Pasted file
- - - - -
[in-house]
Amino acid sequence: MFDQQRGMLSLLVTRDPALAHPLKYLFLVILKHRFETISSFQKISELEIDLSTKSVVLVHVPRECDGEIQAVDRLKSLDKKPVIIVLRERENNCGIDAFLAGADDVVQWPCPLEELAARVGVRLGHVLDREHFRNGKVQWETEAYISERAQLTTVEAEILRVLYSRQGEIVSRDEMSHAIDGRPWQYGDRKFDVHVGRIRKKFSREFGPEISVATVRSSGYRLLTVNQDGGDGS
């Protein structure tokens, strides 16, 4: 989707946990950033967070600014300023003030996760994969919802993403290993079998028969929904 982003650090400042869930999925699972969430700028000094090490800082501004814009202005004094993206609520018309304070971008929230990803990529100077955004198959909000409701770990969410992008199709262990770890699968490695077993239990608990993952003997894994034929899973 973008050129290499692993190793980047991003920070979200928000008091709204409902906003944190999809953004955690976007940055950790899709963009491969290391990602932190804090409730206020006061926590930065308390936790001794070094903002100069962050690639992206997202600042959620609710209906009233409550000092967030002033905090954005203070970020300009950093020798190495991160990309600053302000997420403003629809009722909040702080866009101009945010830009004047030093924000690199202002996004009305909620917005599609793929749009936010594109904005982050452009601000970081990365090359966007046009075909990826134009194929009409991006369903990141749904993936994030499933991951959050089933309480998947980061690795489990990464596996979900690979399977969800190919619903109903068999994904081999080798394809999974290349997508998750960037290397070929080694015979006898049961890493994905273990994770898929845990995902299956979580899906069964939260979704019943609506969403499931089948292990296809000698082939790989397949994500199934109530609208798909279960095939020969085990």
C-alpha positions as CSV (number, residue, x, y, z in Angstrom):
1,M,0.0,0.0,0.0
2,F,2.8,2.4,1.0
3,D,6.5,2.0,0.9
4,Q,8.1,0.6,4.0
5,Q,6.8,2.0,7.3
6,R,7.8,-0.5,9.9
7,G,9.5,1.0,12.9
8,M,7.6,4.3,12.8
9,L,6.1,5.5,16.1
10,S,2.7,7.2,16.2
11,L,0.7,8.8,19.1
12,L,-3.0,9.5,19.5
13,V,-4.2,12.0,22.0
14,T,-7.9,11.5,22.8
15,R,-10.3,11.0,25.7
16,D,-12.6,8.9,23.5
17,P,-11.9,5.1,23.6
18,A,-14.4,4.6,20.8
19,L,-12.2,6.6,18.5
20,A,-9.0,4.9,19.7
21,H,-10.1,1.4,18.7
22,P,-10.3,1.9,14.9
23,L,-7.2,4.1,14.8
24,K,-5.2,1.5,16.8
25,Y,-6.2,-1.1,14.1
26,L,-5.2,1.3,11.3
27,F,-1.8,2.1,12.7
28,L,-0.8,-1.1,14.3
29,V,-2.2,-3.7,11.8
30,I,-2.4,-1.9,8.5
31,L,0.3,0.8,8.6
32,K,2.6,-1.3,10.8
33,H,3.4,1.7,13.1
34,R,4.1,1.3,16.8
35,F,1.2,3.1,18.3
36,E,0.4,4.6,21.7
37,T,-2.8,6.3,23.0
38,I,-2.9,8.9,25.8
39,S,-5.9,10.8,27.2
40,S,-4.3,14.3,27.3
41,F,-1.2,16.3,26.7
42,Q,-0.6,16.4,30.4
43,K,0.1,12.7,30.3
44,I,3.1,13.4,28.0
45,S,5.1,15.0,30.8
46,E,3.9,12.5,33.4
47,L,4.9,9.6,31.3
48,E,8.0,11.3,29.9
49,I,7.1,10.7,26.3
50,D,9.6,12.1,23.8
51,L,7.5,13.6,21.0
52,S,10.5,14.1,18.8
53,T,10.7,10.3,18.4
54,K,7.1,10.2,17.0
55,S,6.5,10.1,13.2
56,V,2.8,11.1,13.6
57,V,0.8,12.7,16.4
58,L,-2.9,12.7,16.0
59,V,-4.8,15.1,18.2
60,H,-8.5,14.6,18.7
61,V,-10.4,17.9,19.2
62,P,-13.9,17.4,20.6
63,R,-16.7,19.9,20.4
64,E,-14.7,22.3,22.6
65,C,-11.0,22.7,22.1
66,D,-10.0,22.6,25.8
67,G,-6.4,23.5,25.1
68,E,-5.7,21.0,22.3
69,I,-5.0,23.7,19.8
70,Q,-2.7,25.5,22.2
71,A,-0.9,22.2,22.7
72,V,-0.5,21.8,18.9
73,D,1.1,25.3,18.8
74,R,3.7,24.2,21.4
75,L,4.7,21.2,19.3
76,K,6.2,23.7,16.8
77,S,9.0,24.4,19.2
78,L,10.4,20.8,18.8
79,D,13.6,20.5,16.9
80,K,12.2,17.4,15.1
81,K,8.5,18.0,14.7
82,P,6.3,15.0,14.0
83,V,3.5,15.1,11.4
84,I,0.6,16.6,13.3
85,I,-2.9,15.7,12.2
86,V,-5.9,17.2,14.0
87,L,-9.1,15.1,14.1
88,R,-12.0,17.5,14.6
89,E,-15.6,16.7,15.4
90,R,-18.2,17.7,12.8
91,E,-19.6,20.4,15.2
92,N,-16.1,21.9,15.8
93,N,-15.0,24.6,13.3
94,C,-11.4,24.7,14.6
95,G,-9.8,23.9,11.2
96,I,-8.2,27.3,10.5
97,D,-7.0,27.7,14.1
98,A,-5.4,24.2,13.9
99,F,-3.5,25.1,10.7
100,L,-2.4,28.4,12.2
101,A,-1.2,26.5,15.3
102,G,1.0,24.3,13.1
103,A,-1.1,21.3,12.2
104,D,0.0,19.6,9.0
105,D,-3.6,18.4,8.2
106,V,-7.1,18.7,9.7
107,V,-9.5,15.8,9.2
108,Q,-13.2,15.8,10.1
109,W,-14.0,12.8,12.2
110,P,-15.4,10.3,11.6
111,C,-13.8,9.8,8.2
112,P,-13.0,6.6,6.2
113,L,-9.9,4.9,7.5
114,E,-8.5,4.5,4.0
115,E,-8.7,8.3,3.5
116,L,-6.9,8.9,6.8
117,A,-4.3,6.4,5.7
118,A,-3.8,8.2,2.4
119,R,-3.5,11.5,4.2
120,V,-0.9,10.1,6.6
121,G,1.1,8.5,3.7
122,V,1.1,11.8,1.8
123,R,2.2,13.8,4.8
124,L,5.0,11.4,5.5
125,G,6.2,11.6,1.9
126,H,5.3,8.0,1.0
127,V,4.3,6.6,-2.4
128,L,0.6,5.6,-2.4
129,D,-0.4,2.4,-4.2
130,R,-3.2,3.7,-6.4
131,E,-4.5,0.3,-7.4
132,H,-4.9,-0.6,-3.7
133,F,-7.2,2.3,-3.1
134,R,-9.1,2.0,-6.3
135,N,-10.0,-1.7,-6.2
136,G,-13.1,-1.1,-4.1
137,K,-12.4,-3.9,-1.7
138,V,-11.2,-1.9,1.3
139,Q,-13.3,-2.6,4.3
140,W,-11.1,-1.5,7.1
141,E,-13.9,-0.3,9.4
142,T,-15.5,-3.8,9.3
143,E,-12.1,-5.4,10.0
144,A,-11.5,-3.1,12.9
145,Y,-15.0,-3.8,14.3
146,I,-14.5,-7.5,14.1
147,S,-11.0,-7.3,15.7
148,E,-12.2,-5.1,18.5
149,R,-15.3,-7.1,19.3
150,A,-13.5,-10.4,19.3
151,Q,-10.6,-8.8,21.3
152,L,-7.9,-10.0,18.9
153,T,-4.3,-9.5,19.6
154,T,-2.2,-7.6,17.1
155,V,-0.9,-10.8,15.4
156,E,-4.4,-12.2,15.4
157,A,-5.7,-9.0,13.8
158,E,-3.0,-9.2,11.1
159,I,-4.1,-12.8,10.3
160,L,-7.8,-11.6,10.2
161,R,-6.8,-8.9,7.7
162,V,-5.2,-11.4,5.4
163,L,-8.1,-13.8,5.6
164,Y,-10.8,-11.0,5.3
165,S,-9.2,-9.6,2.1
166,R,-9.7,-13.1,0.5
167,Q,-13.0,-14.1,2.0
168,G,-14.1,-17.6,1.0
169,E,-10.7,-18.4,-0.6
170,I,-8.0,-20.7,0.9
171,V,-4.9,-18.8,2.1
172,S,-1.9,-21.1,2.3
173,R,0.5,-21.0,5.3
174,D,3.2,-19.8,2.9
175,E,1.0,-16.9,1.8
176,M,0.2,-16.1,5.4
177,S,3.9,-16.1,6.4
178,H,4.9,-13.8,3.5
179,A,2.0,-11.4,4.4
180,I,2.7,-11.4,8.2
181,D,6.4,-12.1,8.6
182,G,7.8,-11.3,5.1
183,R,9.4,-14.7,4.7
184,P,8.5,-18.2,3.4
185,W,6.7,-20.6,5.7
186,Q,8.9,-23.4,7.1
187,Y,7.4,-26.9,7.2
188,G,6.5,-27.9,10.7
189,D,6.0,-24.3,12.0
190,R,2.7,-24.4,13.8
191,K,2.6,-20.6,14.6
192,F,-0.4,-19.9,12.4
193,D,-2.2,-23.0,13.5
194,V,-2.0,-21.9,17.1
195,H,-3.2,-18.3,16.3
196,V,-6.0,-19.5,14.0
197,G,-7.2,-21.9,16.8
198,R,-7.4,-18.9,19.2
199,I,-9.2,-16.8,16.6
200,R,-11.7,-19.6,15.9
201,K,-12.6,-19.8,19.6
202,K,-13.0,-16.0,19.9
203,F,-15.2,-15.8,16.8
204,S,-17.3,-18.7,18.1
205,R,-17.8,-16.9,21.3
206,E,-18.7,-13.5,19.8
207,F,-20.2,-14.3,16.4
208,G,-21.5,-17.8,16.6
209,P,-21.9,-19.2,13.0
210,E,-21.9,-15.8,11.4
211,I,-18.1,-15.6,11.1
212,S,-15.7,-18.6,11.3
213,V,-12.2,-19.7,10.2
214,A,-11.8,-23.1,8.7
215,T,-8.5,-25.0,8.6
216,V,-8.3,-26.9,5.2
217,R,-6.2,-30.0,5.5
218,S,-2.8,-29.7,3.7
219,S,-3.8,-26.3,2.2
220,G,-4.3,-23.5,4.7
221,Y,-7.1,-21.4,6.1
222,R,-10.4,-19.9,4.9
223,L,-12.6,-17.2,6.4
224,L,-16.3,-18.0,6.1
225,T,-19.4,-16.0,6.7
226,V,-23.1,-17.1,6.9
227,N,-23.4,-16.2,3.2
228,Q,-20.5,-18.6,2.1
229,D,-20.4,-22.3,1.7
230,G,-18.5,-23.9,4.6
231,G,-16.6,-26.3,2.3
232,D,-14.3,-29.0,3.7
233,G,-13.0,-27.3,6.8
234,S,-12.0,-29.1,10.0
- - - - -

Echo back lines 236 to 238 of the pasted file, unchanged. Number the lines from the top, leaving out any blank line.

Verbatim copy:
232,D,-14.3,-29.0,3.7
233,G,-13.0,-27.3,6.8
234,S,-12.0,-29.1,10.0